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Volume XII, Number 181

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Government Vaccine Mandates

 

Executive Orders and Federal Rulemaking

In addition to challenges to individual employer-imposed mandates, a wave of lawsuits have sought to invalidate Biden Administration efforts to increase the nation’s vaccination rate. These include President Biden’s executive orders for federal contractors (EO 14042) and U.S. government employees (EO 14043), Department of Defense (DOD) vaccine mandates for military and civilian employees, the Occupational Safety and Health Administration’s Emergency Temporary Standard (OSHA ETS) “vaccine or test” rule for employers with at least 100 employees or more, the Centers for Medicare and Medicaid Services (CMS) mandate for covered providers who participate in the Medicare and Medicaid programs and others covered by the CMS mandate, and a mandate for federally funded Head Start programs.

With few exceptions, courts have been unwilling to enjoin private employers’ vaccination requirements. In contrast, courts have been far more inclined to bar enforcement of government-issued mandates, at least while the ongoing legal challenges are pending. The DOD vaccination requirements are on hold pursuant to an injunction issued by the U.S. Court of Appeals for the Fifth Circuit. The Fifth Circuit also suspended enforcement of the OSHA ETS, but the Sixth Circuit dissolved the stay. The U.S. Supreme Court reversed the Sixth Circuit’s decision and granted a temporary stay. The Biden Administration has since withdrawn the OSHA ETS.

However, the Supreme Court overturned the Fifth Circuit’s decision to stay the interim CMS vaccine mandate pending deliberations on the merits of the legal challenge, allowing the CMS rule to take effect in the 24 states where enforcement had been enjoined. (Challenges to the CMS mandate are pending in the Eighth and Eleventh Circuits as well.)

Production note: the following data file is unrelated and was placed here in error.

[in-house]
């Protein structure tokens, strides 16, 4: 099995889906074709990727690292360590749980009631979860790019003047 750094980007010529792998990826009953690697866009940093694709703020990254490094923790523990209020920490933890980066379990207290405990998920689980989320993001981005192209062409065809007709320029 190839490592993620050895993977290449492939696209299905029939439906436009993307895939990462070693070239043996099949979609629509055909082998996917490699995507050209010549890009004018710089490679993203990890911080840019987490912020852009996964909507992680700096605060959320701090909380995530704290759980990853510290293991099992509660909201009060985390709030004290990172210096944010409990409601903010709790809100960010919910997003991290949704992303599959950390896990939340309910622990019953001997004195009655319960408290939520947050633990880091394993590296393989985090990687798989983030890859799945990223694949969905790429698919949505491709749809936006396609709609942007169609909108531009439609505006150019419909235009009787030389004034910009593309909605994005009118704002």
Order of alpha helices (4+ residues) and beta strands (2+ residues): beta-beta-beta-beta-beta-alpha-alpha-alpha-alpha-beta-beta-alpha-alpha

Meanwhile, a Georgia federal district court has issued a preliminary nationwide injunction halting enforcement of EO 14042, and the U.S. Court of Appeals for the Eleventh Circuit has denied the federal government’s motion to stay a preliminary injunction pending appeal. Federal courts also have enjoined enforcement of a federal vaccination mandate for Head Start teachers and blocked a vaccine mandate for federal workers.

State and Local Mandates

Many state and local governments also have enacted mandatory vaccination requirements. Some measures apply solely to government employees or specifically to healthcare industry employees (public and private). State and local governments have adopted vaccine mandates for their own employees and, acting as regulators, have implemented vaccination requirements for healthcare workers (both public and private), for students, faculty and staff of universities and K-12 schools, and for patrons of restaurants, gyms, and other public establishments. As with federal government mandates, vaccination requirements imposed by state and local governments likewise are facing a wave of legal challenges.

In one case, the U.S. Court of Appeals for the First Circuit affirmed a district court’s order denying a preliminary injunction to bar the State of Maine from enforcing its emergency vaccination requirement for healthcare workers on religious grounds. Also, the Second Circuit Court of Appeals has affirmed a district court’s decision to deny a preliminary injunction in a case challenging the New York City Department of Education’s COVID-19 vaccine mandate. The U.S. Supreme Court has denied review in both cases.

A number of states have passed laws curtailing employers and others from requiring COVID-19 vaccines or providing for a variety of exemptions that may limit the effectiveness of any mandate, including statutory protections from discharge based on vaccination status.

Jackson Lewis P.C. © 2022National Law Review, Volume XII, Number 75
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About this Author

KM Attorney

Lisa A. Milam is the Knowledge Management (KM) Attorney for Jackson Lewis P.C.’s Class Actions and Complex Litigation Practice Group, and is based in the firm’s Chicago, Illinois, office.

312-787-4949
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